- UCLA is the only UC school to have eliminated all policies that restrict First Amendment rights.
- Four Cal State schools earn FIRE’s worst rating for “clearly and substantially” restricting free speech.
- Almost 800,000 students at top U.S. colleges — including Stanford and four Cal State campuses — must find a “free speech zone” to exercise their expressive rights.
The vast majority of students at America’s top colleges and universities surrender their free speech rights the moment they step onto campus, according to a new report from the Foundation for Individual Rights in Education. In California, 95 percent restrict some level of free speech.
Released today, Spotlight on Speech Codes 2019: The State of Free Speech on Our Nation’s Campuses analyzes the written policies at 466 of America’s top colleges and universities for their protection of free speech. The report finds that 89.7 percent of American colleges maintain policies that restrict — or too easily could restrict — student and faculty expression. All of the analyzed policies are accessible in FIRE’s Spotlight Database. FIRE rates schools as “red light,” “yellow light,” or “green light” based on how much, if any, speech protected by the First Amendment their policies restrict.
“Most colleges impose burdensome conditions on expression by maintaining policies that restrict students’ free speech rights,” said FIRE Senior Program Officer Laura Beltz, lead author of the study. “Colleges should be a place for open debate and intellectual inquiry, but today, almost all colleges silence expression through policies that are often illiberal and, at public institutions, unconstitutional.”
More than a quarter of institutions in the report (28.5 percent) received FIRE’s poorest, red light rating for maintaining speech codes that both “clearly and substantially” restrict freedom of speech.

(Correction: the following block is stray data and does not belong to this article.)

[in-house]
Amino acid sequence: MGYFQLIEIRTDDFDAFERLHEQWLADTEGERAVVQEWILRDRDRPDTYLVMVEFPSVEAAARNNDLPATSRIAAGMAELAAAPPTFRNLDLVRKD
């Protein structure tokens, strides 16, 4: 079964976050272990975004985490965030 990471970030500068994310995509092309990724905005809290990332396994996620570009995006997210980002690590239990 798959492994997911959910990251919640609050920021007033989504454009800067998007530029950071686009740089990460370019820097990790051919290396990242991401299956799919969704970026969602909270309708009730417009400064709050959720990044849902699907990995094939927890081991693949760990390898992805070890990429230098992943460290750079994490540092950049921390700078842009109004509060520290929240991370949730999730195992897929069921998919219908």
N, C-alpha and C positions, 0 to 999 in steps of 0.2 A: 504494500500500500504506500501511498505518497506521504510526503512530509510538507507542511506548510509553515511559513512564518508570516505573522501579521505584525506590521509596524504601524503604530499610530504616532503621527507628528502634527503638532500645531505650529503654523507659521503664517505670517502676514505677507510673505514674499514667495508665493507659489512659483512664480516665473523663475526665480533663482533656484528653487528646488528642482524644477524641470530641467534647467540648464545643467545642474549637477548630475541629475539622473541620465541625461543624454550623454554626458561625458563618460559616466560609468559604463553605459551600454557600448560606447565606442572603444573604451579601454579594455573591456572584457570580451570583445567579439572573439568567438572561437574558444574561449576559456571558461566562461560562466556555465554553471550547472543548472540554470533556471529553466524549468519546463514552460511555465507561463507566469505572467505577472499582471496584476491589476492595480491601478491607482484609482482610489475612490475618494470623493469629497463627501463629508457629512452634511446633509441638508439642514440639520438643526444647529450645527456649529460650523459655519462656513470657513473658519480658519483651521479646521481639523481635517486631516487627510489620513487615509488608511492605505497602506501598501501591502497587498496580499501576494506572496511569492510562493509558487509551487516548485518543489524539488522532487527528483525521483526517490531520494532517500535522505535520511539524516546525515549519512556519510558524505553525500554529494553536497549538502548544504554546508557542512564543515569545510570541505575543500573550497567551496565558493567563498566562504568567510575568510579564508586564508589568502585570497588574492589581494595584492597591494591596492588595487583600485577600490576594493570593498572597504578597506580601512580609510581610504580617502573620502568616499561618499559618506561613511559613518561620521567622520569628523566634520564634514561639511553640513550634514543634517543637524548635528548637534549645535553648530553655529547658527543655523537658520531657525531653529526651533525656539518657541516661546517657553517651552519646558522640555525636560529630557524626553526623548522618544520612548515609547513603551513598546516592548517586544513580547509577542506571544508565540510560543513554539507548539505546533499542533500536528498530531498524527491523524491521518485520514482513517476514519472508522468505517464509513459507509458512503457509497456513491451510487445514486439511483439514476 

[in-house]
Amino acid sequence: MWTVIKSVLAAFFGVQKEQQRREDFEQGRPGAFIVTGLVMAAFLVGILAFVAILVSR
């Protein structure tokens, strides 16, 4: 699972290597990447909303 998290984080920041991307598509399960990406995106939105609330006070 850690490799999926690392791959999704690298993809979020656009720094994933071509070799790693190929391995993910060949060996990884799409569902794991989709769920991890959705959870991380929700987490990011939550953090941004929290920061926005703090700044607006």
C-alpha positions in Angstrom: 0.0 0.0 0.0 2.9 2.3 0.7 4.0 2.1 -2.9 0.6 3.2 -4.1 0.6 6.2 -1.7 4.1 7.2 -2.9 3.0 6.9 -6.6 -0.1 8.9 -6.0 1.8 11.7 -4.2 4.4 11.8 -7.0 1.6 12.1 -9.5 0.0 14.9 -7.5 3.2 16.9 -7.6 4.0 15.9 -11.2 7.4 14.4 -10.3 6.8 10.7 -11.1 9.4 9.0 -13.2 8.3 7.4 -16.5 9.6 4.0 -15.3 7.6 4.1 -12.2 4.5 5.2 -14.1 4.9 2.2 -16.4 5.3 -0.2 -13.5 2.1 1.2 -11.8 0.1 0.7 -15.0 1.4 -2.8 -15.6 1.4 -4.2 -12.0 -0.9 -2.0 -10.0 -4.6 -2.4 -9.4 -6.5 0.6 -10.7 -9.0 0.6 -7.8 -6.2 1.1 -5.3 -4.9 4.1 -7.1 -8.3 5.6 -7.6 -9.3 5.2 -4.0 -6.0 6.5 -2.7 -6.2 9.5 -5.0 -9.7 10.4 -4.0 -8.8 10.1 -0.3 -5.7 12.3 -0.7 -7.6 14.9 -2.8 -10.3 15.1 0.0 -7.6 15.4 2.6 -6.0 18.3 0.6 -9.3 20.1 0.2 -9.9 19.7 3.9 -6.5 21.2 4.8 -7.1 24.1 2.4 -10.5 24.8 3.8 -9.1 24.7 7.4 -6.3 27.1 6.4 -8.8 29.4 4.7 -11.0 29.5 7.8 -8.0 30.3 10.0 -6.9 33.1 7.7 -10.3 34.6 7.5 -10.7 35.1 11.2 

Alarmingly, red light schools make up at least half of FIRE-rated institutions in the District of Columbia and 11 states: Alaska, Delaware, Idaho, Illinois, Louisiana, Massachusetts, New Jersey, South Carolina, Vermont, Washington, and Wyoming.
Only 9 percent of institutions (42 schools) do not maintain any policies that compromise student expression, earning FIRE’s highest, green light rating. This total is up from only 2 percent in 2009. Meanwhile, the number of institutions earning a yellow light rating is swelling: from 21 percent in 2009 to 61 percent today. While less restrictive than red light policies, yellow light policies still prohibit or have an impermissible chilling effect on constitutionally protected speech.
“Many states have made incredible strides toward eliminating speech codes — whether that’s through collaboration with FIRE, legislative action, or nudging from peer institutions,” said Beltz. “In other states, too many students are left to fend for themselves to protect their rights against policies that — whether explicitly or covertly — erode student expression.”
Neither public nor private colleges have a monopoly on silencing students and faculty members. Just over 90 percent of public colleges maintain policies that don’t live up to their free speech obligations under the First Amendment.
Private institutions are generally not bound by the First Amendment but are responsible for living up to their institutional commitments to free speech. More than 88 percent of private institutions fall short of those promises. Only 6 percent live up to their pledged speech protections, earning a green light rating. Another 6 percent earn a “warning” rating for promoting other principles, such as religious values, over free speech.
- Almost 800,000 college students attend an institution that maintains a “free speech zone” policy, through which student demonstrations and other expressive activities are quarantined to small or out-of-the-way areas of campus. Free speech zones have repeatedly been struck down by courts or voluntarily revised as part of lawsuit settlements.
- For the first time, the percentage of private universities earning FIRE’s worst, red light rating dropped below 50 percent, coming in at 47 percent.
- More than 50 administrations or faculty bodies have adopted statements in support of free speech modeled after the one adopted by the University of Chicago in January 2015. That’s up 15 from one year ago.
The Foundation for Individual Rights in Education (FIRE) is a nonpartisan, nonprofit organization dedicated to defending and sustaining the individual rights of students and faculty members at America’s colleges and universities. These rights include freedom of speech, freedom of association, due process, legal equality, religious liberty, and sanctity of conscience — the essential qualities of liberty.
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